Monell study finds avian flu infection changes fecal odor in birds
The study was published in the PLOS ONE journal and concluded that the change to the fecal odor may give researchers a new, and potentially easier, way to analyze AIV in birds.
"The fact that a distinctive fecal odor is emitted from infected ducks suggests that avian influenza infection in mallards may be 'advertised' to other members of the population," Bruce Kimball, a research chemist with the USDA National Wildlife Research Center at Monell, said. "Whether this chemical communication benefits non-infected birds by warning them to stay away from sick ducks or if it benefits the pathogen by increasing the attractiveness of the infected individual to other birds, is unknown."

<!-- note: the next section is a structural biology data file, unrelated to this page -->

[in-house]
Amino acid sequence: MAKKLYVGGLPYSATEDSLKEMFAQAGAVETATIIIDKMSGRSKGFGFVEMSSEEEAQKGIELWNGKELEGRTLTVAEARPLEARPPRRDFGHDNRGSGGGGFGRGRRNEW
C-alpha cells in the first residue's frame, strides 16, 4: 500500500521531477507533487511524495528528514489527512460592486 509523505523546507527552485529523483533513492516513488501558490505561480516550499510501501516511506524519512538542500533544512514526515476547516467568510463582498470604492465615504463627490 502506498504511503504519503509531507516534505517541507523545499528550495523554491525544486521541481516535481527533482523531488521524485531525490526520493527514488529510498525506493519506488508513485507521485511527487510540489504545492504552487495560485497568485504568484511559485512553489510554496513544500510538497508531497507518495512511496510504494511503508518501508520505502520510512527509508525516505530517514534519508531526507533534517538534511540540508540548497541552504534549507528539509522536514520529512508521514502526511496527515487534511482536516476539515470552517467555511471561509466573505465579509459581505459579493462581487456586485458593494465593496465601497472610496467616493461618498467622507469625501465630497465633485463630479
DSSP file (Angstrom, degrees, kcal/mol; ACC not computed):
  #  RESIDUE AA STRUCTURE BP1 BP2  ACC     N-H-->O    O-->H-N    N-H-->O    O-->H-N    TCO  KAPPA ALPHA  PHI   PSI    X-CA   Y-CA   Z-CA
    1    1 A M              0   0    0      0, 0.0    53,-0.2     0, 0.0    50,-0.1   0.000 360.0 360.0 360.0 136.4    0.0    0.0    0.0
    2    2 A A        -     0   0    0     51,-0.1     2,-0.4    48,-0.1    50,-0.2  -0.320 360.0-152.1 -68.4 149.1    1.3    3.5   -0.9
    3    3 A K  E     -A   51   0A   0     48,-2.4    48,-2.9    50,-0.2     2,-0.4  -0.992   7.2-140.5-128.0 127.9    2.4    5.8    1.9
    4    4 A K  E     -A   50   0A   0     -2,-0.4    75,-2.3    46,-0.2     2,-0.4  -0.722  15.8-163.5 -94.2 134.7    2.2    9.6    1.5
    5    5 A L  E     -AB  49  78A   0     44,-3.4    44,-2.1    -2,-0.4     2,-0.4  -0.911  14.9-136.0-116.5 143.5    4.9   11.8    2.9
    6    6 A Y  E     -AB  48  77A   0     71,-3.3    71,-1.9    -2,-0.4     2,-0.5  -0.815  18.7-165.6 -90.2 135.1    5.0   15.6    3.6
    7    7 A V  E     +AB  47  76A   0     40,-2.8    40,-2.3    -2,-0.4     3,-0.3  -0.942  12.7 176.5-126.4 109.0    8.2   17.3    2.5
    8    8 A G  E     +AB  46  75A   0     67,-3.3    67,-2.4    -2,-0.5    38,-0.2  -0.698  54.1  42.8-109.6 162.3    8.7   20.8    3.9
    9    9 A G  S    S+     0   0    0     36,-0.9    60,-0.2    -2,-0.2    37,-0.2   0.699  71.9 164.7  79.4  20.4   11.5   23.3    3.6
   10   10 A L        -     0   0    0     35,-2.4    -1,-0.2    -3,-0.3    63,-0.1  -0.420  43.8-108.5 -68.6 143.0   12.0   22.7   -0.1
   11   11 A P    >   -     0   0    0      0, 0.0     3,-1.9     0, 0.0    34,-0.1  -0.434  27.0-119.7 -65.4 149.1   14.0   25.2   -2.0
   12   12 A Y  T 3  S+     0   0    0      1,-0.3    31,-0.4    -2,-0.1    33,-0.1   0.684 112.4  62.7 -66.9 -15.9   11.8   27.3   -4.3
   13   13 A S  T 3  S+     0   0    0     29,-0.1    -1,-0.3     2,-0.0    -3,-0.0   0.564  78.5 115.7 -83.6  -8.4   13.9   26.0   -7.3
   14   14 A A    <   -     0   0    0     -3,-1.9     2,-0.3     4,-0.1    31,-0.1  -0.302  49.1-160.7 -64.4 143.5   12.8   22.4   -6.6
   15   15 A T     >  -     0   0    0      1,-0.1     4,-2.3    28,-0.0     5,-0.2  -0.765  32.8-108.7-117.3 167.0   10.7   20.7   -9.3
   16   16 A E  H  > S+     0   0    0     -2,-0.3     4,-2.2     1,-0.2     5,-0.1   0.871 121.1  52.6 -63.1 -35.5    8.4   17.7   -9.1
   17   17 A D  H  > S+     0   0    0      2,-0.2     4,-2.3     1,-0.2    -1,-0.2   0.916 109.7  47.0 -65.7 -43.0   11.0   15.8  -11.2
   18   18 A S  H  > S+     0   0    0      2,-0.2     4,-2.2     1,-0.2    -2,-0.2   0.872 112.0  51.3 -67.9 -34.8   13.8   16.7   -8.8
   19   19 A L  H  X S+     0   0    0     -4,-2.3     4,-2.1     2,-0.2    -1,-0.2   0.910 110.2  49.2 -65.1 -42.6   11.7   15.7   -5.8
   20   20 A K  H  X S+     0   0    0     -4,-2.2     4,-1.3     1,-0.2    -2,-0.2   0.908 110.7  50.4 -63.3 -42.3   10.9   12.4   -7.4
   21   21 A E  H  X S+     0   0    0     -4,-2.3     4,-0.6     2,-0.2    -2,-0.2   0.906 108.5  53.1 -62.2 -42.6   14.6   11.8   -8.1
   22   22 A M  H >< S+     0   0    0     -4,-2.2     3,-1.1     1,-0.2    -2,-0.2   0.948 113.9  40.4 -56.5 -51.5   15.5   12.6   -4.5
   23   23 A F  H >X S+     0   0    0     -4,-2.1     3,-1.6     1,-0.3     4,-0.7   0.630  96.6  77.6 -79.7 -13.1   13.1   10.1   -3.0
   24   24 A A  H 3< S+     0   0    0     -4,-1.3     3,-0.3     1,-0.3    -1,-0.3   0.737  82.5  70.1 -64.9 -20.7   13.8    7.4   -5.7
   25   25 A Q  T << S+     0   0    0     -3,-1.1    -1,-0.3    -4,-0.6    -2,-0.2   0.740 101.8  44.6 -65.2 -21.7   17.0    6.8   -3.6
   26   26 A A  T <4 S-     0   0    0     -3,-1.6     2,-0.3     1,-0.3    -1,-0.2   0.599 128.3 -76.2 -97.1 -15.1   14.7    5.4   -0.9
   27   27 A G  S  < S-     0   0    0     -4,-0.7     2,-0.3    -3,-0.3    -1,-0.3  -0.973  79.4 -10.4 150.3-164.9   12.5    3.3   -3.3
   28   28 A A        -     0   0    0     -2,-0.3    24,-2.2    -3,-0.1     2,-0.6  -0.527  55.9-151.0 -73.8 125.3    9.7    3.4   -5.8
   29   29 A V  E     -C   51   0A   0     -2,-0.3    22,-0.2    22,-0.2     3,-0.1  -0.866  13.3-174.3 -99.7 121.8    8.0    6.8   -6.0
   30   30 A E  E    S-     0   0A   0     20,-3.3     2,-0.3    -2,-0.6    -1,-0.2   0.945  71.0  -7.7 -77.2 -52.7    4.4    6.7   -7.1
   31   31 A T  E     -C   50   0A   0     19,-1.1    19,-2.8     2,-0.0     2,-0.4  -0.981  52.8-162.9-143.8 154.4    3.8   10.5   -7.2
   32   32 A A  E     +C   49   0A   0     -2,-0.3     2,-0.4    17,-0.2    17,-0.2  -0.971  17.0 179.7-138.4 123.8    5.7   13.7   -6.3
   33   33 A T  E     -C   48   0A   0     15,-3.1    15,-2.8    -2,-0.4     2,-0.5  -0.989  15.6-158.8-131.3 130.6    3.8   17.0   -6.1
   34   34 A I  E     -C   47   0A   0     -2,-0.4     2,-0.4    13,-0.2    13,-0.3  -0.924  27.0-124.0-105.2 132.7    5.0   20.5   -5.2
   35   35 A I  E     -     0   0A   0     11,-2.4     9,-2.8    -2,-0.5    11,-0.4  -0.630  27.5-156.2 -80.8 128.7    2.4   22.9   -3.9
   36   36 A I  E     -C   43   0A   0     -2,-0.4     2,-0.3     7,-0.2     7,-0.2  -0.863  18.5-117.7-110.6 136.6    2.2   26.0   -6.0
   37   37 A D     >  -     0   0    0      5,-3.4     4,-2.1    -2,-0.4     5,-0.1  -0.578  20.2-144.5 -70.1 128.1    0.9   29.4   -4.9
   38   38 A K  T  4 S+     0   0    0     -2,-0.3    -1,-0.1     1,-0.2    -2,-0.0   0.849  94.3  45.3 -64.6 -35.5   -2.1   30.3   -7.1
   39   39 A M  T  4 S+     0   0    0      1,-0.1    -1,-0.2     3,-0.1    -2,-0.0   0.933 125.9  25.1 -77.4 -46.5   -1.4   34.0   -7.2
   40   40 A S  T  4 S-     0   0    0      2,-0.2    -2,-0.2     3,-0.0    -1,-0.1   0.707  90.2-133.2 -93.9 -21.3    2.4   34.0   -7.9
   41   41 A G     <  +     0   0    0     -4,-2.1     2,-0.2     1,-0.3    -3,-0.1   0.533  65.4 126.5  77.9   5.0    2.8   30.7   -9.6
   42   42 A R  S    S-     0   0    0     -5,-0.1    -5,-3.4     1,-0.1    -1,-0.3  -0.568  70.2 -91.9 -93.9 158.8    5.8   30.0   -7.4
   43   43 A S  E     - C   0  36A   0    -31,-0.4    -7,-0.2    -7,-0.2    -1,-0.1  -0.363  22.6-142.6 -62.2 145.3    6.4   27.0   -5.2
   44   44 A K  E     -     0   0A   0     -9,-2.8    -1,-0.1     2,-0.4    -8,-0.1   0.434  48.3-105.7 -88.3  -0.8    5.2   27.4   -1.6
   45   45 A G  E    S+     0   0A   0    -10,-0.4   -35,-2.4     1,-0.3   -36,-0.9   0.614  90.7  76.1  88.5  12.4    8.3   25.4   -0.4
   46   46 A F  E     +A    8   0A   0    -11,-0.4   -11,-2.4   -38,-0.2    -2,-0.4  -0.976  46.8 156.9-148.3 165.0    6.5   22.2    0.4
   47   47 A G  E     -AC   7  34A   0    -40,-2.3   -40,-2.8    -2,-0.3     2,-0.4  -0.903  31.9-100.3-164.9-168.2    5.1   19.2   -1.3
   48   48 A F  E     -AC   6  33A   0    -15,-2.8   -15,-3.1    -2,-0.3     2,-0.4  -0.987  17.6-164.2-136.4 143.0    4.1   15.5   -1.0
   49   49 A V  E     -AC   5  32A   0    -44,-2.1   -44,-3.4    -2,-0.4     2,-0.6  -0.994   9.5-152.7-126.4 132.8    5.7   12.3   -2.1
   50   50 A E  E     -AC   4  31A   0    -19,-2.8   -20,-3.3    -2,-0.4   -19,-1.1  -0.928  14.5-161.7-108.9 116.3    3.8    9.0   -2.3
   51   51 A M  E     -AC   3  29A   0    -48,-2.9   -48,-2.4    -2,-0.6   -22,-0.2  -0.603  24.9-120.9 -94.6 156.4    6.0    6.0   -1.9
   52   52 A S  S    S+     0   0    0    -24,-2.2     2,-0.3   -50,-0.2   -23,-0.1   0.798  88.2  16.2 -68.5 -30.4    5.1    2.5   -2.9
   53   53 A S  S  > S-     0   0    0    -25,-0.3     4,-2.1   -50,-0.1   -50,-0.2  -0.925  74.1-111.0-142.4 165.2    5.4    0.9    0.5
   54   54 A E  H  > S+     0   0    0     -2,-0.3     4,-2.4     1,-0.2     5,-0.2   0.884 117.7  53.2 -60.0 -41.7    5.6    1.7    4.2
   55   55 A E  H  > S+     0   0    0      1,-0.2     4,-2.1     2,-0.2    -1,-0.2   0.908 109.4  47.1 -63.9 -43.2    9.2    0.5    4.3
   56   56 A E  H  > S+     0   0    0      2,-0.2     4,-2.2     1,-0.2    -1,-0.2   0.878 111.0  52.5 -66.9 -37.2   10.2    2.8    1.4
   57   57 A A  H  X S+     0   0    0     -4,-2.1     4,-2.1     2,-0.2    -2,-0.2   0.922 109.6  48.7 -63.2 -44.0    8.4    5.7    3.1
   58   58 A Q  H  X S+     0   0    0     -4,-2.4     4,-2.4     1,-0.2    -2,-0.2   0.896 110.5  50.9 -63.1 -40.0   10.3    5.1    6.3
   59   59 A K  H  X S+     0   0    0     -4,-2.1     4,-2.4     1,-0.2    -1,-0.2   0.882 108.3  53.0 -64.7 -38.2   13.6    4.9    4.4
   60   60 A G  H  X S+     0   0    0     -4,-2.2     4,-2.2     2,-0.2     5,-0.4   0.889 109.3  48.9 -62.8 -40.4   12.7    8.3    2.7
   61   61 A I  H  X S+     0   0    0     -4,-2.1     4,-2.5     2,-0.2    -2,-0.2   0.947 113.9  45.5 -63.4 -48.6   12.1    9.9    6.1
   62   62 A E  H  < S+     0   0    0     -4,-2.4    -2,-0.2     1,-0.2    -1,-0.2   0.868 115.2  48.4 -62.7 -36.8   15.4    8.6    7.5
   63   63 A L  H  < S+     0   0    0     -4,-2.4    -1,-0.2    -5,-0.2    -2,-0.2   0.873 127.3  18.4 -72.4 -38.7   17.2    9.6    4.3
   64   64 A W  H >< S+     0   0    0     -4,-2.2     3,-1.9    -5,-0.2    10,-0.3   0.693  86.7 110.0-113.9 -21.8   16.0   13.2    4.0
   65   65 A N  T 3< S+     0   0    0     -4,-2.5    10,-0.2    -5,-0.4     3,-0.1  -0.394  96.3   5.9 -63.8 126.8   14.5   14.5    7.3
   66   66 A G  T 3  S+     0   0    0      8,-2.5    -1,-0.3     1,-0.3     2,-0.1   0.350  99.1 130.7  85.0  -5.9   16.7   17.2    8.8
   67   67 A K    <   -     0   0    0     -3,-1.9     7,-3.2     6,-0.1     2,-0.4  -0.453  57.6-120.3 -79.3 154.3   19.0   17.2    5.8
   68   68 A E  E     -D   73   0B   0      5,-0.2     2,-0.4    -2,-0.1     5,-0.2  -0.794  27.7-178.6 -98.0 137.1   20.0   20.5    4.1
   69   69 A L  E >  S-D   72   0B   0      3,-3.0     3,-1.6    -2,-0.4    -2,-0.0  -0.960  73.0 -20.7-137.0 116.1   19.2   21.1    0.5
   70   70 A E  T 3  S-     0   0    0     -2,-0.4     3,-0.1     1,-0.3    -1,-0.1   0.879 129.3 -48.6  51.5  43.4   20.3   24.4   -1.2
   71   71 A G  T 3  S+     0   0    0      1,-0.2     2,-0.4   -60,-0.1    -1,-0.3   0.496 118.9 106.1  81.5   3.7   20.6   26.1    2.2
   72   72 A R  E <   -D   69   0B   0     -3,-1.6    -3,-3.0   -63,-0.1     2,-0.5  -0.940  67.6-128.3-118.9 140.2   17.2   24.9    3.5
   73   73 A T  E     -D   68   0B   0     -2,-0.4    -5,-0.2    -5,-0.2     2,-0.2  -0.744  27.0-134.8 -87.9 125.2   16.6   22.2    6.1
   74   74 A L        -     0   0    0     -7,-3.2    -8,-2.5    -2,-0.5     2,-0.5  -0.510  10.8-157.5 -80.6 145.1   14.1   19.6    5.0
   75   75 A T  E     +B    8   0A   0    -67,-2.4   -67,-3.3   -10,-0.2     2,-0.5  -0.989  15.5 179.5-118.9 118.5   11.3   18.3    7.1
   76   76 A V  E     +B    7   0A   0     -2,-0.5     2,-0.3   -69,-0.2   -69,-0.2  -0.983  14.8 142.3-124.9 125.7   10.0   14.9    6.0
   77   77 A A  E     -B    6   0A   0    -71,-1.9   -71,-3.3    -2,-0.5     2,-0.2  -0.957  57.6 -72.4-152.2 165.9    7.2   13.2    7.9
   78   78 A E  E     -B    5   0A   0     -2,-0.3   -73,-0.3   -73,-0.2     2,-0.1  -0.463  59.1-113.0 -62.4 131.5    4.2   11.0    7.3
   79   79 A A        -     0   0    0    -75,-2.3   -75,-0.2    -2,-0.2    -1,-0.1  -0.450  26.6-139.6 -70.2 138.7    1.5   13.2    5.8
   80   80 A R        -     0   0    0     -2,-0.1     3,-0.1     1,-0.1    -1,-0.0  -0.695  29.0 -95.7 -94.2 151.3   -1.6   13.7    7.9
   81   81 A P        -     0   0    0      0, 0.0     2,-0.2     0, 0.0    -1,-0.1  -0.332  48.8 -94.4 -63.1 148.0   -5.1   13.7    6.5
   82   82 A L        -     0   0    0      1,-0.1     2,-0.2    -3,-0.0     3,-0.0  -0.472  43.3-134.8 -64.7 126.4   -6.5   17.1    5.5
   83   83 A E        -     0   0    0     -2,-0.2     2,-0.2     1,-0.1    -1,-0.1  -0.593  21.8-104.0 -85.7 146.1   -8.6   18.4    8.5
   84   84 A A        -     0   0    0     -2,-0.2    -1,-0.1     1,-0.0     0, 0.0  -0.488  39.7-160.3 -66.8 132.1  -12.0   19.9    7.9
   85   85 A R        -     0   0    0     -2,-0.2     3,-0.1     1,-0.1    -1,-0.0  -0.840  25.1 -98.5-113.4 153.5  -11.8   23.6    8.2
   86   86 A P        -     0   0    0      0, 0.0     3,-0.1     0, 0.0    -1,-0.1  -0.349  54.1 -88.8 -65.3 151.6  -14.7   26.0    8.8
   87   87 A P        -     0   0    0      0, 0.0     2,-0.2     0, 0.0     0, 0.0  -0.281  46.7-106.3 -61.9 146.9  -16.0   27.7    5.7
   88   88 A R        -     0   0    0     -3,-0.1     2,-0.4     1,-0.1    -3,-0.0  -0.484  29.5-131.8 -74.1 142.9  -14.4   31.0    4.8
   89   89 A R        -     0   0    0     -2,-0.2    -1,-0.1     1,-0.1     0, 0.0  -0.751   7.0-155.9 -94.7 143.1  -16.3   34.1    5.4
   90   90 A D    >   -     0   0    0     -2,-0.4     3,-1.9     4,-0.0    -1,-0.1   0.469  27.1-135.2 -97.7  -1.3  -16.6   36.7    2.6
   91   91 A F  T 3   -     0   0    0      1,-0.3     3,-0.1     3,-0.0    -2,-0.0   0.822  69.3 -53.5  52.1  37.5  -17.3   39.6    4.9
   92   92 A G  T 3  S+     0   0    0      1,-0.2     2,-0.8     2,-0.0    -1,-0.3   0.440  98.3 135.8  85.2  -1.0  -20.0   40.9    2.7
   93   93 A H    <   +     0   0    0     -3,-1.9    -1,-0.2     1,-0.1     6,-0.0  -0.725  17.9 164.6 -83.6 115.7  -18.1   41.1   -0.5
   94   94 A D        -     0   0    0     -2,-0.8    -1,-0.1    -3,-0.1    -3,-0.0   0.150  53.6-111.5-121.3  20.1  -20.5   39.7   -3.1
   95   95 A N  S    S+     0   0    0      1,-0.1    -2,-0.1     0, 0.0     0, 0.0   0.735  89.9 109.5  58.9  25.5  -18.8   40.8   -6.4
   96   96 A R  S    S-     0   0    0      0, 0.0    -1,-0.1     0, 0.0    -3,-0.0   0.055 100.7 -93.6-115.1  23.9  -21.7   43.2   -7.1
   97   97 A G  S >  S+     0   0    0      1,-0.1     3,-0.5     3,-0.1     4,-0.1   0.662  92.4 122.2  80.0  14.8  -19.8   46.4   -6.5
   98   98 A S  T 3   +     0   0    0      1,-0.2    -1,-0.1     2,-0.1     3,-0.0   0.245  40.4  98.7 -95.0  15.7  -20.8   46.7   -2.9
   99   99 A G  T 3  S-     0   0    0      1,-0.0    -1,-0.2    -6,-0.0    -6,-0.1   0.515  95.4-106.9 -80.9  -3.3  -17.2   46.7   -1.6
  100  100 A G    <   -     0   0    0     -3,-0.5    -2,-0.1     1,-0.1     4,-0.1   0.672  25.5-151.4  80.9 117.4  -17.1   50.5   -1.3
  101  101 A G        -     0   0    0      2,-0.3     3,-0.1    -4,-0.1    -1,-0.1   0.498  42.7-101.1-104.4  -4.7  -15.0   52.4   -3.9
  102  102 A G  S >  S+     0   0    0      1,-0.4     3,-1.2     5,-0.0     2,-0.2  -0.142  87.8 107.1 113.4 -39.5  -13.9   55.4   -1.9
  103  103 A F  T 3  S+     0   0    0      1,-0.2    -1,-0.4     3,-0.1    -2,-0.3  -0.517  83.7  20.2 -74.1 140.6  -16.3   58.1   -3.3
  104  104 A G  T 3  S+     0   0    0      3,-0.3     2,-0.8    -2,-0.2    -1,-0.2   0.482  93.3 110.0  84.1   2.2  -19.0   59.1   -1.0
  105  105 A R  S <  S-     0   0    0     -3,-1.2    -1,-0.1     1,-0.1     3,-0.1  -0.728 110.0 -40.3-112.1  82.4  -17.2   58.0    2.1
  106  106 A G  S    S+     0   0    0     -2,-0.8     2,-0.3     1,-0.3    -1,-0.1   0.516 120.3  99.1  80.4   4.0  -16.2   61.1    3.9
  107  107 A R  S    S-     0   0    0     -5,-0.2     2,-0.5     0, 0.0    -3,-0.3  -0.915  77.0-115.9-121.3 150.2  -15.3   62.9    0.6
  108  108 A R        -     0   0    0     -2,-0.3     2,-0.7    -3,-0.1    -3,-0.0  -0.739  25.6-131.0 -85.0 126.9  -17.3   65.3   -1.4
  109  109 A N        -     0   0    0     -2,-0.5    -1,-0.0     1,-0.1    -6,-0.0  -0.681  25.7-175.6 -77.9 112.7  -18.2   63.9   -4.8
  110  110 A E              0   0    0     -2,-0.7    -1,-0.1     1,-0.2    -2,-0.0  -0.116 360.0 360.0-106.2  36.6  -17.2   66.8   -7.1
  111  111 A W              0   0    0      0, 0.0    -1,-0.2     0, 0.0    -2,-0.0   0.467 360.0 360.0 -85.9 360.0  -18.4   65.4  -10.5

Researchers conducted the study using laboratory mice that were trained to detect the change in odor. The scientists also developed a chemical analysis of the change, which was found to be acetoin and 1-octen-2-ol.
"Avian influenzas are typically asymptomatic in ducks and waterfowl," Gary Beauchamp, a behavior biologist at Monell and study author, said. "Infection in these species can only be diagnosed by directly detecting the virus, requiring capture of birds and collection of swab samples. Our results suggest that rapid and simple detection of influenzas in waterfowl populations may be possible through exploiting this odor change phenomenon."
The phenomenon is not solely present in birds; humans also exhibit a change in chemical compounds when gastrointestinal diseases are present. Researchers will continue to study the potential for scent-based disease detection with other diseases and any related changed in animal behavior.